10 Tips to examine while developing Cybersecurity Awareness Program

Yes humans err, but these errors can lead to extremely expensive outages and the loss of significant customers. Are you ready for such costly errors that expose your organization to high risk?
According to the World Economic Forum, 95% of cybersecurity issues are traced to human errors. Whether it is clicking a link or downloading or missing an update, which is unintentional, can jeopardize a company’s security system.

Rather than just enforcing security regulations, or forcing employees to pass a mere security test, it becomes imperative to put oneself in the employee's shoes and think, “What makes humans vulnerable to cyber-attacks?”

It is a call for Human and Risk Management (HRM) leaders to take a human-centric approach while developing Cyber Security Awareness Programs rather than just a tick-in-the-box.

Cyber Security Awareness Program should aim at creating a paradigm shift in the
organization’s culture, which in turn instills a behavioral change in each and every employee so much so that the security practices are instinctively followed in their daily life.

Here are 10 tips to consider while developing Cybersecurity Awareness Program to bring about a cultural shift:

  1. Foster a security culture: The program should not be just a check in the box, but rather move from cyber awareness behavior to being ingrained as a culture. Cyber security culture refers to the norms, ethics, knowledge, attitude, and social behavior of the employees of an organization. And these have to be aligned with organizations’ goals of cyber resilience. Further, a top-down approach will help to inculcate a sense of cyber awareness culture. If the policies do not work at the board member level, they probably may not work with others further down the organization.
  2. Make it a habit: Aligning organizational goals with individual values can be successful when it is made a habit. Once a year training program does not work. Regular training programs will enable to change people’s behavior toward identifying cyber threats. Creating a strong password, regularly updating the system, learning about the latest threats, being aware of malicious links, and being attentive to anything suspicious should become a habit.
  3. Values and Norms: Understanding the organization’s vision on cybersecurity policies and compliance, and instilling those values and norms among every employee will foster a behavioral shift. Promote ethical behavior and integrity as non-negotiable aspects of the culture. These values should guide decision-making and behavior at all levels. This makes employees feel engaged and committed to the organization, and they feel less pressure to compromise the organization’s standards.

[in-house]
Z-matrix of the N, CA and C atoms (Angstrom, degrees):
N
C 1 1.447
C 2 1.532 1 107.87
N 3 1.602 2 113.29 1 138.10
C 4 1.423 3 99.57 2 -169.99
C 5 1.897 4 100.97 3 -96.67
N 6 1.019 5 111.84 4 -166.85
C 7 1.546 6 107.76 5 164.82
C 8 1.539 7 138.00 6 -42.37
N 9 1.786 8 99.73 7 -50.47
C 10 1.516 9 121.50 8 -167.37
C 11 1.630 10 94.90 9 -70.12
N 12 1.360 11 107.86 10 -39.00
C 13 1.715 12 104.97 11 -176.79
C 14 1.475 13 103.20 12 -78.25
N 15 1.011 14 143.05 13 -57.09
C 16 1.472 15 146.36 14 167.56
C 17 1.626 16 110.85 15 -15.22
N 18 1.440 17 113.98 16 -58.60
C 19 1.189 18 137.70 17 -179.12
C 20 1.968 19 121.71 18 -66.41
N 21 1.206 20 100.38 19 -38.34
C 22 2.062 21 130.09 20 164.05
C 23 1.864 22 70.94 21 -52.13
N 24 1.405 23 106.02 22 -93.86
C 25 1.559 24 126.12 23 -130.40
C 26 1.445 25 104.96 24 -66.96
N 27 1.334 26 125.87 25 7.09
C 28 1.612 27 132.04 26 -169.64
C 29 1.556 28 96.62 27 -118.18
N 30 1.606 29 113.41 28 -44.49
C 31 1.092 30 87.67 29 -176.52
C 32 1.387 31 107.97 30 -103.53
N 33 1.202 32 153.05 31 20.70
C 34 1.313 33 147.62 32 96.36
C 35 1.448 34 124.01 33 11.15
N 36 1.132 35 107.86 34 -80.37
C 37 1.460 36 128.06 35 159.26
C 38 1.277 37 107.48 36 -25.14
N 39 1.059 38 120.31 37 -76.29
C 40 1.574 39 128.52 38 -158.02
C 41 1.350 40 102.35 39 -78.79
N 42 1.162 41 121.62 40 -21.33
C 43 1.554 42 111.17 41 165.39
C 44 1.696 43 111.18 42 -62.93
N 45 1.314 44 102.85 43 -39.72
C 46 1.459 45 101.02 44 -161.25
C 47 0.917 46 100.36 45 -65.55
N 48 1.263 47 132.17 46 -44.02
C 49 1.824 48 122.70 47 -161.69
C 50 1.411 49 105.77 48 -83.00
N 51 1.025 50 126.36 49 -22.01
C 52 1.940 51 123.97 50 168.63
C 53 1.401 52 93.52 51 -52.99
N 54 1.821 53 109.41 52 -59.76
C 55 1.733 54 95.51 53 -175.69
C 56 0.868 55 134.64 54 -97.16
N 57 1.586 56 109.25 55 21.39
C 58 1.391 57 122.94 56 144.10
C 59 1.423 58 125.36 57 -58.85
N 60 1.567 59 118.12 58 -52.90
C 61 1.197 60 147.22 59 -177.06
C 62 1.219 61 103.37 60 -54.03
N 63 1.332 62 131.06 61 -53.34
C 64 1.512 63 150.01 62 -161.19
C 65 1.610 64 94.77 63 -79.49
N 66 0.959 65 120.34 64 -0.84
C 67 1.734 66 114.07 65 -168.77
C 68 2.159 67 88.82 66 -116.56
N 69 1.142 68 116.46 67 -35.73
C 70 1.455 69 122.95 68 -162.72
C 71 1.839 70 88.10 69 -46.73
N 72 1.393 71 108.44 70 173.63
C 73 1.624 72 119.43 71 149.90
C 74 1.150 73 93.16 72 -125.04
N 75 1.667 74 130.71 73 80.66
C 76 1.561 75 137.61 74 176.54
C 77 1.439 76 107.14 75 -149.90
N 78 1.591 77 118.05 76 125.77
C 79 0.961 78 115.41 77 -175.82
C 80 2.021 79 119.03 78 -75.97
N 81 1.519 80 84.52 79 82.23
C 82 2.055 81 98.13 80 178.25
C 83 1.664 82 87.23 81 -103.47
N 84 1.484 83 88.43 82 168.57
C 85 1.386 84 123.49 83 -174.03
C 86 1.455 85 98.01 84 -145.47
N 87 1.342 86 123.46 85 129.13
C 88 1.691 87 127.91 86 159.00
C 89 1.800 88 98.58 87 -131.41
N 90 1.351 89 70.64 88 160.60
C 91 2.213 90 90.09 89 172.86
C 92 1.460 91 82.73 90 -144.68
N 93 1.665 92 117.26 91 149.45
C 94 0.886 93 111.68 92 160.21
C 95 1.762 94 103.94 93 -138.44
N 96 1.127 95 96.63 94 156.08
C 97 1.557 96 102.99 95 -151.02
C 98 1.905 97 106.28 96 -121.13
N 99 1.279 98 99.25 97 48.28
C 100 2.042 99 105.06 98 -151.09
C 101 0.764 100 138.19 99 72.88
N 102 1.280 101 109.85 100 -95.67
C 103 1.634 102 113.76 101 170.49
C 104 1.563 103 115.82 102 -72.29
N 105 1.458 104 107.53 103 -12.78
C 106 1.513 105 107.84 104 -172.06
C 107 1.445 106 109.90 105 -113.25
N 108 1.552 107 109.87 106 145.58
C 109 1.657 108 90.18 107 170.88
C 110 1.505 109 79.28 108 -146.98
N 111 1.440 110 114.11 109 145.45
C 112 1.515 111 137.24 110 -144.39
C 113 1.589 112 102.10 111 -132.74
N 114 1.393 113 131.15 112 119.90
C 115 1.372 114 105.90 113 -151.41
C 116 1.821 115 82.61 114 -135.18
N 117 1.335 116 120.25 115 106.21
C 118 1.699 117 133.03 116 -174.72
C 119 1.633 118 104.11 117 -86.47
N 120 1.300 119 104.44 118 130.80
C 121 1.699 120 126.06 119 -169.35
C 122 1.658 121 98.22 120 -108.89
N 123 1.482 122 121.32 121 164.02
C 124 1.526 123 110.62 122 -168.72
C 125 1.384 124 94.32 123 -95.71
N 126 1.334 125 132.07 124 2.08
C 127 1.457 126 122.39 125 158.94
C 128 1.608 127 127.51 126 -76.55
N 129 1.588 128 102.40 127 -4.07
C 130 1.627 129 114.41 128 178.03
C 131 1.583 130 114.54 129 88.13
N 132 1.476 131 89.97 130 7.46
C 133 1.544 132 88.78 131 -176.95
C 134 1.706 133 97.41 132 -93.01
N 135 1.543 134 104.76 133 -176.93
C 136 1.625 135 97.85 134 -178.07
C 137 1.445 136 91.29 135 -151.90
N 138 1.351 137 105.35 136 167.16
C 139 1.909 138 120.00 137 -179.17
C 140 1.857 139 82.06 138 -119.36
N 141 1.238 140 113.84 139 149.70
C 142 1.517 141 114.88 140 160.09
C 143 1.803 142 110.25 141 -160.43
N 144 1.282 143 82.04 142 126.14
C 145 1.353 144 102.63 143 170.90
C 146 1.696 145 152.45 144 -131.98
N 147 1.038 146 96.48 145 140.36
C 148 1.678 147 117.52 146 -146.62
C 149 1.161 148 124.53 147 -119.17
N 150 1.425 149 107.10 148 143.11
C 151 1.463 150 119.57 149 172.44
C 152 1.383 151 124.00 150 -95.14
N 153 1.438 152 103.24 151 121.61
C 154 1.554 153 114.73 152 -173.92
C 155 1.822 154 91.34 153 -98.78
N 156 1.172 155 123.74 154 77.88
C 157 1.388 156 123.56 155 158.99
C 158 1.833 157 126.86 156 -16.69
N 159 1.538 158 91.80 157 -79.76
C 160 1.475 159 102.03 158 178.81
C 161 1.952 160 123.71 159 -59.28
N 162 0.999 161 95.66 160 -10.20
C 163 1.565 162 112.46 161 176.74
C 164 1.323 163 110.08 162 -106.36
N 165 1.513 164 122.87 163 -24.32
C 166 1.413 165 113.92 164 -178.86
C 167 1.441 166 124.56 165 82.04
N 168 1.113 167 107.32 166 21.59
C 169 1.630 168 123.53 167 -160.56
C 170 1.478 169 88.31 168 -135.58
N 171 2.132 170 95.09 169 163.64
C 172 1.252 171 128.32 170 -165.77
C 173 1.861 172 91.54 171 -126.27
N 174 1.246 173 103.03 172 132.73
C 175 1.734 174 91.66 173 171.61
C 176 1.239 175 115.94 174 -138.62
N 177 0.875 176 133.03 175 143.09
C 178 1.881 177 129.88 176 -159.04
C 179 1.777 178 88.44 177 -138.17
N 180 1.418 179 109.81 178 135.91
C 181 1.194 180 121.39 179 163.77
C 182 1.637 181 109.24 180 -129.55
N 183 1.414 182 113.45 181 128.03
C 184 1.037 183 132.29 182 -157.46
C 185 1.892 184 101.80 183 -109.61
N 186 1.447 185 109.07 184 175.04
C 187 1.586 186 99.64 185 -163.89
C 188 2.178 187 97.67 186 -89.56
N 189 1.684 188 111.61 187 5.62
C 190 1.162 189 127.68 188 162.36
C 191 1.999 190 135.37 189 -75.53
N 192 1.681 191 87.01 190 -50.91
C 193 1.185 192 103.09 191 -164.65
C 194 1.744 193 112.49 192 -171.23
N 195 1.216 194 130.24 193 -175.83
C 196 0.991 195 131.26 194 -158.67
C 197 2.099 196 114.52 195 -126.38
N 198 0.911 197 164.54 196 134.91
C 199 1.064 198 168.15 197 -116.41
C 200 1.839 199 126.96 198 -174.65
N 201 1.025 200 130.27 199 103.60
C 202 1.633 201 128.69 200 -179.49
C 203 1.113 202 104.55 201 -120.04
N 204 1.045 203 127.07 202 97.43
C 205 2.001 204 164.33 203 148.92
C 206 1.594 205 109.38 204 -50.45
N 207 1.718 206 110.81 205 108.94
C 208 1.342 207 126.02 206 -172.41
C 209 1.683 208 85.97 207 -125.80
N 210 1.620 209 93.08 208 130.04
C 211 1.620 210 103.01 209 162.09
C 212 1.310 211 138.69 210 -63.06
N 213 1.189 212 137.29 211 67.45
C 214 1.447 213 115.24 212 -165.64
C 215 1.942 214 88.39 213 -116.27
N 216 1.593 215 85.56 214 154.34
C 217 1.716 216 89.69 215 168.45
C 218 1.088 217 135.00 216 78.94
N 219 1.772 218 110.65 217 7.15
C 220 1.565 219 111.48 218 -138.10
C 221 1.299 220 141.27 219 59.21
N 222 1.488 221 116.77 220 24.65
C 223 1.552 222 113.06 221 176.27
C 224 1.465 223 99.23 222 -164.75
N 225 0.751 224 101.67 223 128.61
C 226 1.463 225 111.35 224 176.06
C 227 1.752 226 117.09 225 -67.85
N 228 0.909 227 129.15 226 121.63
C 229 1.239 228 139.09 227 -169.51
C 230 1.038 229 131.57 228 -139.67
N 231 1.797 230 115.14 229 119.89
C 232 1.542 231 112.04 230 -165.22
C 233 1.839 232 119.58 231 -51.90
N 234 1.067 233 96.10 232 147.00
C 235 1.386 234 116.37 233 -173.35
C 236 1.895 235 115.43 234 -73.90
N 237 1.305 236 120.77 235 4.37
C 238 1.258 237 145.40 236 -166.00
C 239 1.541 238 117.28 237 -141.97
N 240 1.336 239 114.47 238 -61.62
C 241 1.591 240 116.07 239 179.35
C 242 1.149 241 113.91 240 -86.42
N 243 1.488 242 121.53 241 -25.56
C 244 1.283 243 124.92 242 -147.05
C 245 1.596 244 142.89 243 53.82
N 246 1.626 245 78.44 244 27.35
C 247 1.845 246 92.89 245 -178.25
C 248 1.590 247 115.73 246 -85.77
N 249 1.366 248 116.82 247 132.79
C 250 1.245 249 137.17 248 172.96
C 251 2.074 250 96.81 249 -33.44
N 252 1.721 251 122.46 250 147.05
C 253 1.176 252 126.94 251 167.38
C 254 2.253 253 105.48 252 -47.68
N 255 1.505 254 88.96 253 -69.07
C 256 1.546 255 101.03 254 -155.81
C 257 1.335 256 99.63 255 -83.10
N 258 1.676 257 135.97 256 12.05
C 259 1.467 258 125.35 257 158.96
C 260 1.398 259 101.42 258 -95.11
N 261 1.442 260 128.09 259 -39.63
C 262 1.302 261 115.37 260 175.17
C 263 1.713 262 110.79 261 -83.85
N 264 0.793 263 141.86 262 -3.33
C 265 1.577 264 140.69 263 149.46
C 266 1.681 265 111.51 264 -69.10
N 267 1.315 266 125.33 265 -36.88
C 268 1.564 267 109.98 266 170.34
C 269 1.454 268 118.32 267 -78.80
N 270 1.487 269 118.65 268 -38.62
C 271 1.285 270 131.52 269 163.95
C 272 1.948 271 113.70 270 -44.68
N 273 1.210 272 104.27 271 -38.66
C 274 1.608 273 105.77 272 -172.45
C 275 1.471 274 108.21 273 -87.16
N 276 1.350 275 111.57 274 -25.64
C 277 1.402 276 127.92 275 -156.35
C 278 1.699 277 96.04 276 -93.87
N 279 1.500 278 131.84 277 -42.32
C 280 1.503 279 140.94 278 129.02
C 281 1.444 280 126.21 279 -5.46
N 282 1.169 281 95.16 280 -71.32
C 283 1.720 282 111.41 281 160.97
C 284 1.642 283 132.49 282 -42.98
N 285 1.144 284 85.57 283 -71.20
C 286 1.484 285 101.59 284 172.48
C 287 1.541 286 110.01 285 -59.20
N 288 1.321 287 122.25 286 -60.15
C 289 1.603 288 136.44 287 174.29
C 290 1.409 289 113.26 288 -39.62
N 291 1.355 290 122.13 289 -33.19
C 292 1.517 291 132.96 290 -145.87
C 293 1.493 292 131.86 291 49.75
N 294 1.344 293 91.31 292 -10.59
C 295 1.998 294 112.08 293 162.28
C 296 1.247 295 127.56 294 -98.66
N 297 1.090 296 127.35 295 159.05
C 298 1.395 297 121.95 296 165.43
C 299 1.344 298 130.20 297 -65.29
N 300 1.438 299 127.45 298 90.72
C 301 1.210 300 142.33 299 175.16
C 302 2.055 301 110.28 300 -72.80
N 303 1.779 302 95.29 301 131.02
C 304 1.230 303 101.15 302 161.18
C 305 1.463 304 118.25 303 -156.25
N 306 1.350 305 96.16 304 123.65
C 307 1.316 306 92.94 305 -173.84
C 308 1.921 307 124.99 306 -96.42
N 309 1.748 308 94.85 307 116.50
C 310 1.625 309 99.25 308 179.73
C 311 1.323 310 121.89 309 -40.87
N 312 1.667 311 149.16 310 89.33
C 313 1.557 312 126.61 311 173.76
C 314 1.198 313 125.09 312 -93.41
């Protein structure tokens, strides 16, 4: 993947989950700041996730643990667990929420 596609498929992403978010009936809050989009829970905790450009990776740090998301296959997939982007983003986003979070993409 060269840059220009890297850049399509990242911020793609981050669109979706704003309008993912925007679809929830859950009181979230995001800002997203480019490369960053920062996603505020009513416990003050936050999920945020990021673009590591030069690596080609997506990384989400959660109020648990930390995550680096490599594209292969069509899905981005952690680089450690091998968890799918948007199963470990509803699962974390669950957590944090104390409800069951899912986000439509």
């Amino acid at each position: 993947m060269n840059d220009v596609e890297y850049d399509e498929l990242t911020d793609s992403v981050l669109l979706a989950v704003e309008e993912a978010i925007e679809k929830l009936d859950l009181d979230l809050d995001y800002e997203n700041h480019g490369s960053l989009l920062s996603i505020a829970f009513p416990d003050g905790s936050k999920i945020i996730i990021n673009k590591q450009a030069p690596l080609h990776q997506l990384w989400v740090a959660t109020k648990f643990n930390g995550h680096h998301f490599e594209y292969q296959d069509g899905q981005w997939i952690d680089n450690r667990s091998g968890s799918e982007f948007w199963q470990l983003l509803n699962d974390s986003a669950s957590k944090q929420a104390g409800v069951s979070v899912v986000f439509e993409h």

4. Understand end-user constraints: Understand and be empathetic to end-user constraints – such as their goals, timelines, pressures, distractions, and their state of mind while the threat is just a click away. Lack of awareness and training, the complexity of security measures, lack of easy access to necessary cybersecurity measures, resistance to change if it disrupts their routine, different levels of tech-savviness, etc., have to be considered while creating a cyber awareness program.
  5. Learn with fun: Say goodbye to those boring tests to be cleared. The cyber security program should be appealing and register in their mind. This can be done when learning is made fun. Provide hands-on training, quizzes, games, digestible flashcards, and emailers, visual learning will enable learning engaging and enjoyable. Leverage real work scenarios about security threats and their impact, cautionary tales that resonate with the audience and among others will help to create heightened awareness.
  6. Inclusivity and Diversity: An inclusive cybersecurity culture enhances security practices and motivates employees to protect the organization from cyber threats. The feeling of inclusion, connection, and identification that employees have with the organization’s cybersecurity goals and practices plays a crucial role in thwarting cyber threats. When employees feel a sense of belonging in the cybersecurity culture, they are more likely to actively participate in and contribute to security efforts.
  7. The loneliness paradox: Cross-functional collaboration between the security team and other departments will reduce isolation. Collaboration between the security team and other departments, such as IT, HR, Legal, and management can lead to a robust and more effective security posture.
  8. Positive Cyber Security Environment: A supportive environment enables employees to take proactive measures against cyber threats. Encouraging proactive risk management, empowering employees to report potential threats, well-documented incident response plans, conducting regular drills, etc., should foster a cybersecurity awareness culture of collective responsibility to mitigate risk.
  9. Clear Communication: With over 90% of cyber security issues having a human element, it is the people rather than technology that makes the organization secure. Thus, let each employee understand that their role in cyber security is primary and not secondary.
  10. Mature Cyber Security Culture: Consistency leads to improved cyber security maturity, as employees are empowered to counter any cyber-attack.



Grisha has five years of experience in cybersecurity sales. She is an expert in customer and channel sales. She has also worked in cybersecurity awareness for two years. This has given her a deep understanding of the human factor in cybersecurity. She is able to effectively communicate the importance of cybersecurity practices and protocols. She trains teams to be proactive in protecting against cyber threats.